Not many of the events of my early childhood remain with me but these do. At around this time my brother, still a toddler, broke his collar bone. Apparently he struggled away from my mother who was changing his nappy on the table and rolled off onto the floor. He was clearly in pain and was distressed for days and difficult to comfort. Much concern in the home.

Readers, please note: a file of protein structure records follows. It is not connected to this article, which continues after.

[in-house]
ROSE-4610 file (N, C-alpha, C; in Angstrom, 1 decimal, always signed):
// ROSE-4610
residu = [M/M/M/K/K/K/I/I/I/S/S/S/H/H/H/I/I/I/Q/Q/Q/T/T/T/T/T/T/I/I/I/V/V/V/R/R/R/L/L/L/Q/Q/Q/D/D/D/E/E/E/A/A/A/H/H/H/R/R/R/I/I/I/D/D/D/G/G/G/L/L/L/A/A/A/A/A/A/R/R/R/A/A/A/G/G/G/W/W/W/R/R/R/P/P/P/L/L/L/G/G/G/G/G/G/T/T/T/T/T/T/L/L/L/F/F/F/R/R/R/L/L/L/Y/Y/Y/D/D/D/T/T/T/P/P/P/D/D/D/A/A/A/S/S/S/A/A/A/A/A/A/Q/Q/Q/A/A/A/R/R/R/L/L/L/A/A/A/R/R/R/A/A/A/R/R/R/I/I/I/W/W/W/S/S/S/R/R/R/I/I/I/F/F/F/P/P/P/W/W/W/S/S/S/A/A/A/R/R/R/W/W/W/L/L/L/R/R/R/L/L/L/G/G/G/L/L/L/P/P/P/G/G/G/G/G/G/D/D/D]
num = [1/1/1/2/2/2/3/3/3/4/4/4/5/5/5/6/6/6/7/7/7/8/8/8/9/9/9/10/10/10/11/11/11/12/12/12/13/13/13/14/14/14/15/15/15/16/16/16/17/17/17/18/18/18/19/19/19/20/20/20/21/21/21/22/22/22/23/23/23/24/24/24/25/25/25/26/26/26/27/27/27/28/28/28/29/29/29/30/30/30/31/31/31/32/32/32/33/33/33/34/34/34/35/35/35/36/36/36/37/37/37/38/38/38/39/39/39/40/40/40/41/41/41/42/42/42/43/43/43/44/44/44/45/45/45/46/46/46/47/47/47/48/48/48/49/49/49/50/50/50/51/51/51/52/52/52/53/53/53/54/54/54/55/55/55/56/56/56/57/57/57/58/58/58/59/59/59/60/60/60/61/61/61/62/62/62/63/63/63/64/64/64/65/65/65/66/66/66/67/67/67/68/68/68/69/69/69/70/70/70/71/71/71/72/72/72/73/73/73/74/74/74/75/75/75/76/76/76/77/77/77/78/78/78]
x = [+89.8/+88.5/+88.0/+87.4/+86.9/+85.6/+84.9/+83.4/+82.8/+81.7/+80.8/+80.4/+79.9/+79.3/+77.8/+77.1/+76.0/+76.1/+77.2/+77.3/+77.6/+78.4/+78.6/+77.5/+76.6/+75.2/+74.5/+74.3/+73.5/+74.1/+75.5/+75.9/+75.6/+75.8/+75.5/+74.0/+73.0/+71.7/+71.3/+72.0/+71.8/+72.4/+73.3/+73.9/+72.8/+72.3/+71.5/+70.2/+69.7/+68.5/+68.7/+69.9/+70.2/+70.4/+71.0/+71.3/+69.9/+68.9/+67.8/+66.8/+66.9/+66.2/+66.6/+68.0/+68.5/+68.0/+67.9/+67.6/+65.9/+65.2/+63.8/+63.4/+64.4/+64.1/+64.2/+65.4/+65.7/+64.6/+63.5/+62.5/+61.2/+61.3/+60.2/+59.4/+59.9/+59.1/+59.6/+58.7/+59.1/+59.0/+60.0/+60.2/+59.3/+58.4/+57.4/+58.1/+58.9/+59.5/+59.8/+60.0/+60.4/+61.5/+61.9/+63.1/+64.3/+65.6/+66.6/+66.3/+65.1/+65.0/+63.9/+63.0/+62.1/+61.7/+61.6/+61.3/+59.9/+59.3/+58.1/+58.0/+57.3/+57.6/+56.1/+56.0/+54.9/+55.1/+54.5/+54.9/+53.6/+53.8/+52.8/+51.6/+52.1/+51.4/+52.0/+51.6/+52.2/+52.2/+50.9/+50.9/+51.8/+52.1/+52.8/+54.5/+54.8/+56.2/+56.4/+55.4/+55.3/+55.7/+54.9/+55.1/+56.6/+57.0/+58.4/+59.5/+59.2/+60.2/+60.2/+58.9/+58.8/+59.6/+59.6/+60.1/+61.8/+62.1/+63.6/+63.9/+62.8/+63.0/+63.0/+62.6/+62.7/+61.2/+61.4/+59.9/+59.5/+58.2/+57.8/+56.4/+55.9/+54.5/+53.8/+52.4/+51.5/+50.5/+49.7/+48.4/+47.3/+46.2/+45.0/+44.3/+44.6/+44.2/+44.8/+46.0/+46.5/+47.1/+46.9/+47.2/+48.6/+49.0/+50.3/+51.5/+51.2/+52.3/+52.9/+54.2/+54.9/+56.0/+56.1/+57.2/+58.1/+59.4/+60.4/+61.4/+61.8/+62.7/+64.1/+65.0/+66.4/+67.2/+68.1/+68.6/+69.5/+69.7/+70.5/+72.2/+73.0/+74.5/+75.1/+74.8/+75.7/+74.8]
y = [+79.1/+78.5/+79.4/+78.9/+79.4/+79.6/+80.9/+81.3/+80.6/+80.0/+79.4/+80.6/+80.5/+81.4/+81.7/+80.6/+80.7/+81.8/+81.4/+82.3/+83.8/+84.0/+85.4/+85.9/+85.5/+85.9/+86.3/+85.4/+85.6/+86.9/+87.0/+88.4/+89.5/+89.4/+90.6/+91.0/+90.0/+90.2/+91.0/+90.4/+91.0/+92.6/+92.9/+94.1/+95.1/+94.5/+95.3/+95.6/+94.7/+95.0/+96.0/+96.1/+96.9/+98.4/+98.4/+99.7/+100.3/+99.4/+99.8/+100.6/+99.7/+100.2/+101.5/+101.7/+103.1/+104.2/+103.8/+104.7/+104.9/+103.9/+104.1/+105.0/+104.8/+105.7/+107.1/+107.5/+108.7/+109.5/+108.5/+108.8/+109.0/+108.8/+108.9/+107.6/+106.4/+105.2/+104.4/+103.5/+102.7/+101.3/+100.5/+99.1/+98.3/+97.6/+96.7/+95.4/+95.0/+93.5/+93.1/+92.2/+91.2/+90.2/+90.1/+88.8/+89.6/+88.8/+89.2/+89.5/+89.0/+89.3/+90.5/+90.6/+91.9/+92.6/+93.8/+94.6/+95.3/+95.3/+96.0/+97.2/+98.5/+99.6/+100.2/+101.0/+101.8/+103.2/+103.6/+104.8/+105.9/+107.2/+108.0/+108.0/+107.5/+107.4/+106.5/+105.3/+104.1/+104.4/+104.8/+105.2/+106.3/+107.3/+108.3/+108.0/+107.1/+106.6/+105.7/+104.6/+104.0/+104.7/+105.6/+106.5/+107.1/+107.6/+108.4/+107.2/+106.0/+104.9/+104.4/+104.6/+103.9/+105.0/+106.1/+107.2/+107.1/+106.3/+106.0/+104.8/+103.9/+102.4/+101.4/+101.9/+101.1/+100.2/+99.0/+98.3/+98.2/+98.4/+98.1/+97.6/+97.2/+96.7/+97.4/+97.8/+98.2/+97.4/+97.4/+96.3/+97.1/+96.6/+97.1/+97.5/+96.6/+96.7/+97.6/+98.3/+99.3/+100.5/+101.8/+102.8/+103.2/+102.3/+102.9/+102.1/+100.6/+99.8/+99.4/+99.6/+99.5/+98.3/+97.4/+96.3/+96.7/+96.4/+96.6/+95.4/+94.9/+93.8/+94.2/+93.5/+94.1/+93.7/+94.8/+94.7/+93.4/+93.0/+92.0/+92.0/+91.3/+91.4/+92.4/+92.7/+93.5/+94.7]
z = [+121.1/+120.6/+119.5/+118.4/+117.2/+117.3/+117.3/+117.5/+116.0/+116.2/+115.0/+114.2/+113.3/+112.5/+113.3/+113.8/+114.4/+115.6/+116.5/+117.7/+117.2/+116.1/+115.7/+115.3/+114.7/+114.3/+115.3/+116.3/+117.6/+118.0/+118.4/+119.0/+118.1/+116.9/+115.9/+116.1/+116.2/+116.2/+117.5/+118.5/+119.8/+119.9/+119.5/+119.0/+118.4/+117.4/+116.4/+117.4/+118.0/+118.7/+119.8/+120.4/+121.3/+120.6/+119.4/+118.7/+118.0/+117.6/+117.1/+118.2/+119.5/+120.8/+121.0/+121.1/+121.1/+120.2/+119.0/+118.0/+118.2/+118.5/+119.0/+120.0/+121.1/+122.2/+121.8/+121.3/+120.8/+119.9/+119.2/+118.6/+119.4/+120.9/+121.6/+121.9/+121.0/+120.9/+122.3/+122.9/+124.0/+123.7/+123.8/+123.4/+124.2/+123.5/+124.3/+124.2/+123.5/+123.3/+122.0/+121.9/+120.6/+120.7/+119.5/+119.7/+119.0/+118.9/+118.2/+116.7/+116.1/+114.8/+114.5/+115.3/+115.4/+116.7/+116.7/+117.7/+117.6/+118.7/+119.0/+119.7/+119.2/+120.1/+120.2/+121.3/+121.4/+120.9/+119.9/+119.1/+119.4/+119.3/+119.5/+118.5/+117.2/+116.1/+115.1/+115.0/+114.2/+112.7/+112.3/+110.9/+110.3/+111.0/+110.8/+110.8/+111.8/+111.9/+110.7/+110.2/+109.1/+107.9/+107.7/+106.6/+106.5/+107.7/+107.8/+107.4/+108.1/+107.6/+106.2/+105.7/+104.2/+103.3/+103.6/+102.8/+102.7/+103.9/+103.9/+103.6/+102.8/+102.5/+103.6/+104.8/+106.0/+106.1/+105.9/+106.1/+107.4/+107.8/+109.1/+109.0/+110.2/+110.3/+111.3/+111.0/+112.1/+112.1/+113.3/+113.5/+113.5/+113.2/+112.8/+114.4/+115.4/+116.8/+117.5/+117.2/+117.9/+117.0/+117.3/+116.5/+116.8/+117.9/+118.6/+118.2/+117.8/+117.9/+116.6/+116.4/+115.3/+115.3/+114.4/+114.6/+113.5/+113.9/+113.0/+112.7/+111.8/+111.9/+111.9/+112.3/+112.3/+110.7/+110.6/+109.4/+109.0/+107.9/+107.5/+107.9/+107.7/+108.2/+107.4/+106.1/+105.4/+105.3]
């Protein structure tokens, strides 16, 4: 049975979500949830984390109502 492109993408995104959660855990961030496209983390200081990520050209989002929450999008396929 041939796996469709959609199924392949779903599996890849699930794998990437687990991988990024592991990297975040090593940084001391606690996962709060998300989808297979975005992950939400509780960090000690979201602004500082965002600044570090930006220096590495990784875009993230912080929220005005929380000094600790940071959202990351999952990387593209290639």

A few months later my parents told me that a baby girl would be coming to live with us. I have no idea why they felt this was necessary. We seemed like a complete family as far as I can remember. We had had, though, a refugee woman with her small baby to stay with us in our flat in Costorphine. This was before my brother was born and I only have vague memories of it but it seems the baby slept in our laundry basket. Then they were gone. To be re-settled I presume. I found out later that my parents thought they’d like to adopt a girl, a sister for my brother and me. I liked the idea of a little sister and she was sweet. But she didn’t settle well. She cried a lot and after a few weeks she was sent back. I no longer had a sister and I often wonder what happened to her. I think I still miss her.